Karen McLaughlin didn’t start out in life with the goal of becoming a city manager.
Government service wasn’t even on her radar when McLaughlin started her post-secondary studies at Orange Coast College in Costa Mesa after graduating high school in Newport Beach. At Orange Coast she got hooked on English while earning her associate of arts degree.
Upon completing community college, McLaughlin and a friend looked for the college campus farthest away from Newport Beach “without leaving California.” That is how she came up with Humboldt State College. Researching the catalogue she saw they offered journalism. And since that had something to do with writing, she delved in.
It was at Humboldt that she met her future husband Bob who was majoring in journalism but with an emphasis on marketing and the business side. After graduation she returned to Southern California for a year. She was working at a bank when she landed her first job as a reporter with the Oakdale Leader.
“I was working in a bank in Anaheim on Friday, packing on Saturday driving to Oakdale on Sunday, and started working as a reporter on Monday,” McLaughlin recalled in a 2011 interview.
Joins city staff as
She remembers walking to the first assignment that Monday morning for a story on an auto parts store and crossing a seemingly deserted street that seemed like it was out of the Old West at the time and thinking how sharply it contrasted with Newport Beach.
McLaughlin said she liked working for newspapers as she “loved being the first to know about things.”
She spent two years working at the Leader from 1983 to 1985 before joining the Manteca Bulletin where she covered everything from schools, police, and the irrigation district to city hall. She started with the city on Jan. 16, 1987 as an executive analyst.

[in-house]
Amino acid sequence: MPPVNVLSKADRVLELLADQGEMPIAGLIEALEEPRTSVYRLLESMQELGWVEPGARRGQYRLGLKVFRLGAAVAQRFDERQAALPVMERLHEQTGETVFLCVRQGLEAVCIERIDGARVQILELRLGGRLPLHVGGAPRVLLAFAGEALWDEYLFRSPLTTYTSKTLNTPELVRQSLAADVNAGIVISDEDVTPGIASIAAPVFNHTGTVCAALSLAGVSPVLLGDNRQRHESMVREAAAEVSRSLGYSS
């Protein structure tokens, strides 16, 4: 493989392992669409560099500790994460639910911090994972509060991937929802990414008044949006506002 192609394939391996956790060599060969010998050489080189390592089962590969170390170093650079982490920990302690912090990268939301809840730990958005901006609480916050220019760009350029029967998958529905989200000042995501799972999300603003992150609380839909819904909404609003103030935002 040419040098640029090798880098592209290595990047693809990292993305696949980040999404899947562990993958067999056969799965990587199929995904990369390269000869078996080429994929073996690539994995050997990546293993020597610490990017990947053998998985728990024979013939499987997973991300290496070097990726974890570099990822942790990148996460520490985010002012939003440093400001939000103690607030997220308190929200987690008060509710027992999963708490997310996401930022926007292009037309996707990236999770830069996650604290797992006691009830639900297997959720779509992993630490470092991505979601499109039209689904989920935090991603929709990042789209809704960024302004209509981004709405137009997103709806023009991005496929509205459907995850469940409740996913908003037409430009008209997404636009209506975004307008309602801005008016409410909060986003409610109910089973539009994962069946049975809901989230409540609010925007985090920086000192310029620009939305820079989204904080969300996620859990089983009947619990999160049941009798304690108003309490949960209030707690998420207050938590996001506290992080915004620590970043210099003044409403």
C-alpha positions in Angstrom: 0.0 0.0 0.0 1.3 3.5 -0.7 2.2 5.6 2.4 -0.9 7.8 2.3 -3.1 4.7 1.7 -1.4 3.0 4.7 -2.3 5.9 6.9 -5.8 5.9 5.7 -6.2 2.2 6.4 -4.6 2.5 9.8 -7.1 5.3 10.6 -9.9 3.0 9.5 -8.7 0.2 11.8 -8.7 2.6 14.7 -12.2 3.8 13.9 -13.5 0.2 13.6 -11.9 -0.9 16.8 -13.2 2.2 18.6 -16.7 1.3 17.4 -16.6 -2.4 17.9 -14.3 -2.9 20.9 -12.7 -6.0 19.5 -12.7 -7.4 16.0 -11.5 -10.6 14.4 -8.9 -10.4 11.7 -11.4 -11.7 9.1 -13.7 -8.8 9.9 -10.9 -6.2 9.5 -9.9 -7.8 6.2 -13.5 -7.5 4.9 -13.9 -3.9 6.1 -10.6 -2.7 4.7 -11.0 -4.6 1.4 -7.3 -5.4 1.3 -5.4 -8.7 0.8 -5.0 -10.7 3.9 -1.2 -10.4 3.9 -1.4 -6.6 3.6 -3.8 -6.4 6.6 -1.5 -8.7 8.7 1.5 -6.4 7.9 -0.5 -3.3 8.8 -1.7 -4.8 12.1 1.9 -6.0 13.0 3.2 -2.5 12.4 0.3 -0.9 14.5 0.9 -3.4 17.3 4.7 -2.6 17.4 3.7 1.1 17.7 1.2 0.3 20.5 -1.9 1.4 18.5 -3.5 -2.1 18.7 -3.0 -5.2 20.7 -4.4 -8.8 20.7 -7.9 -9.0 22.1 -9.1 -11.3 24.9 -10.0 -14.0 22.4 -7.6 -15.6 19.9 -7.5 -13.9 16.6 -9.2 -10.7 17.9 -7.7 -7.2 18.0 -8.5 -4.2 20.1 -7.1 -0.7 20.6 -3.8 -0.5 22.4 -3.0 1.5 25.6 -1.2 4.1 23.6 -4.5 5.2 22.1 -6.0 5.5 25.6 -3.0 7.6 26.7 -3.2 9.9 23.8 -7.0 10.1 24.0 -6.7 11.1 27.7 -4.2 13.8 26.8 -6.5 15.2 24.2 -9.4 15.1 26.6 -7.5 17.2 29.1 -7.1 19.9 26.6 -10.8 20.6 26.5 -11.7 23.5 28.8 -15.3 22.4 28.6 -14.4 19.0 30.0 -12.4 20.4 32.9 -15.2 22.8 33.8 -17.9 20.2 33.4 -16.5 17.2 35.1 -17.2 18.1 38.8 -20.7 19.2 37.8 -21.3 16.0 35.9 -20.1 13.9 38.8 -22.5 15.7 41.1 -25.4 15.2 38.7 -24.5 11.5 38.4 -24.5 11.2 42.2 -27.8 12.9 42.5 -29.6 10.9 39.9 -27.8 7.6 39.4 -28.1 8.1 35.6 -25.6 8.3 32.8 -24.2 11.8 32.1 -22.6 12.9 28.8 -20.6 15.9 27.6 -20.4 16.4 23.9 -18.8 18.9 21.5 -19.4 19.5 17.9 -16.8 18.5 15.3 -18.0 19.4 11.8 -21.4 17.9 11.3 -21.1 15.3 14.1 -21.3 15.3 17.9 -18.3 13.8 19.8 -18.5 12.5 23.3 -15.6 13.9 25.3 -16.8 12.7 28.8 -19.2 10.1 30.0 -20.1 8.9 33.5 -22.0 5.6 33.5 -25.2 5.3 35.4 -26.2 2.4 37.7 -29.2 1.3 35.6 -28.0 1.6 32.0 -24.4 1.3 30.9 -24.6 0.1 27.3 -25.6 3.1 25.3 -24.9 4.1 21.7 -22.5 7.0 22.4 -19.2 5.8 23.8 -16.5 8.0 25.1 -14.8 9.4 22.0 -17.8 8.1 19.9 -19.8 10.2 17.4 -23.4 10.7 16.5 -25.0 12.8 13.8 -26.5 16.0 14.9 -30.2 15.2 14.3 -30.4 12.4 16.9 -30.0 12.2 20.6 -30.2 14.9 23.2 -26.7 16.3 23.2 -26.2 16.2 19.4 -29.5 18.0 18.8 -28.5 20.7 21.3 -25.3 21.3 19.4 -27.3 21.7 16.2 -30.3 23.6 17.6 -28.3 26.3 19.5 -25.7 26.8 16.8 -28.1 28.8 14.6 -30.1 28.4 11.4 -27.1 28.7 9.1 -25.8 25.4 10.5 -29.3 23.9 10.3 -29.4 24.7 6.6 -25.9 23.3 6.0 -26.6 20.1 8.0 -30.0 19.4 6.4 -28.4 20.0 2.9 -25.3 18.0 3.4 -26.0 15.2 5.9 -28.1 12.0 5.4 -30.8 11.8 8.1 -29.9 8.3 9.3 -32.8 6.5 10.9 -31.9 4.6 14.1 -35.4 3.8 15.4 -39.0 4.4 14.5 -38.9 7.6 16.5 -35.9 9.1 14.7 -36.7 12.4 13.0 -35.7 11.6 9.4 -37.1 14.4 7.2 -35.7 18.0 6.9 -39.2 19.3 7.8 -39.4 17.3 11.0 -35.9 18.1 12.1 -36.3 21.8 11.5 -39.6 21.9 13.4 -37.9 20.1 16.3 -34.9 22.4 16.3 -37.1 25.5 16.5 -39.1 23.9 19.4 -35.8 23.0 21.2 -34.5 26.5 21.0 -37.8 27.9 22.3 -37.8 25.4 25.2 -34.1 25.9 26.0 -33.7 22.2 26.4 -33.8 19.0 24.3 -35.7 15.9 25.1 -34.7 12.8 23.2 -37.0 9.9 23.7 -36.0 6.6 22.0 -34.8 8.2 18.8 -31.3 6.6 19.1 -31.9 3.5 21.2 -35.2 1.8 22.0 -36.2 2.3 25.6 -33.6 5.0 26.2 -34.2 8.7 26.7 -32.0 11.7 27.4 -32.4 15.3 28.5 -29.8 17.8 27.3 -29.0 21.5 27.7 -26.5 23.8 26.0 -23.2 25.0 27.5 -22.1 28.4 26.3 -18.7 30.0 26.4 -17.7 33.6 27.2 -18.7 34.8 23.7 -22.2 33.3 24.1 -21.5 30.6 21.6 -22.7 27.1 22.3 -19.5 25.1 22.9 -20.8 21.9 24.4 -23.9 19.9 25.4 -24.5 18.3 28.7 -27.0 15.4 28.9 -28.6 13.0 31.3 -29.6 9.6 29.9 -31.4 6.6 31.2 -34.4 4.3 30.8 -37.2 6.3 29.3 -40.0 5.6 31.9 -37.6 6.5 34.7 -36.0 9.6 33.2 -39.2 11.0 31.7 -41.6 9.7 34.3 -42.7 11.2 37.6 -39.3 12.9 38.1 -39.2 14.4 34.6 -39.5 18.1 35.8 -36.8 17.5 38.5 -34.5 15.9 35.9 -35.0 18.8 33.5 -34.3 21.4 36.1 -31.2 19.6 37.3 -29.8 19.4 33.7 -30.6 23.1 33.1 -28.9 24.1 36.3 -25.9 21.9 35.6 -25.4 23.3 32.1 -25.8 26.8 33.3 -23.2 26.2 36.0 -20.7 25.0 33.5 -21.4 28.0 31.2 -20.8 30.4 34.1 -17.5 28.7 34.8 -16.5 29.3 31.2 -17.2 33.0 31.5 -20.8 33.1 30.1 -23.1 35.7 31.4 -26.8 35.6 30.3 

McLaughlin figured she’d apply given the fact it involved a lot of writing as well as research. It also helped the pay was $975 more a month than her $1,325 a month salary as a reporter.
“The joke was that (City Manager) Dave Jinkens hired me to get me to stop writing stories about the city,” McLaughlin said in 2011.
Over the years McLaughlin has served as assistant to the city manager, assistant city manager, and deputy city manager before becoming the first woman city manager in Manteca city history.
McLaughlin has said she never thinks in terms of her gender and being city manager since she said opportunity was always there for her to pursue with a father who was a middle school teacher and a mother who was a nurse.
McLaughlin in a previous interview said she “likes to think I’m making a difference” in terms of helping make sure Manteca provides its citizens with essential services.
“We are a government serving the people,” McLaughlin said of municipal level government.
Her best advice over the years to anyone — young or old — is “to try different things.”
“I never thought I’d be working in city government,” she said.
At the same time going from conservative Newport Beach to liberal Humboldt was going out of her comfort zone as was moving from Southern California to the Northern San Joaquin Valley.
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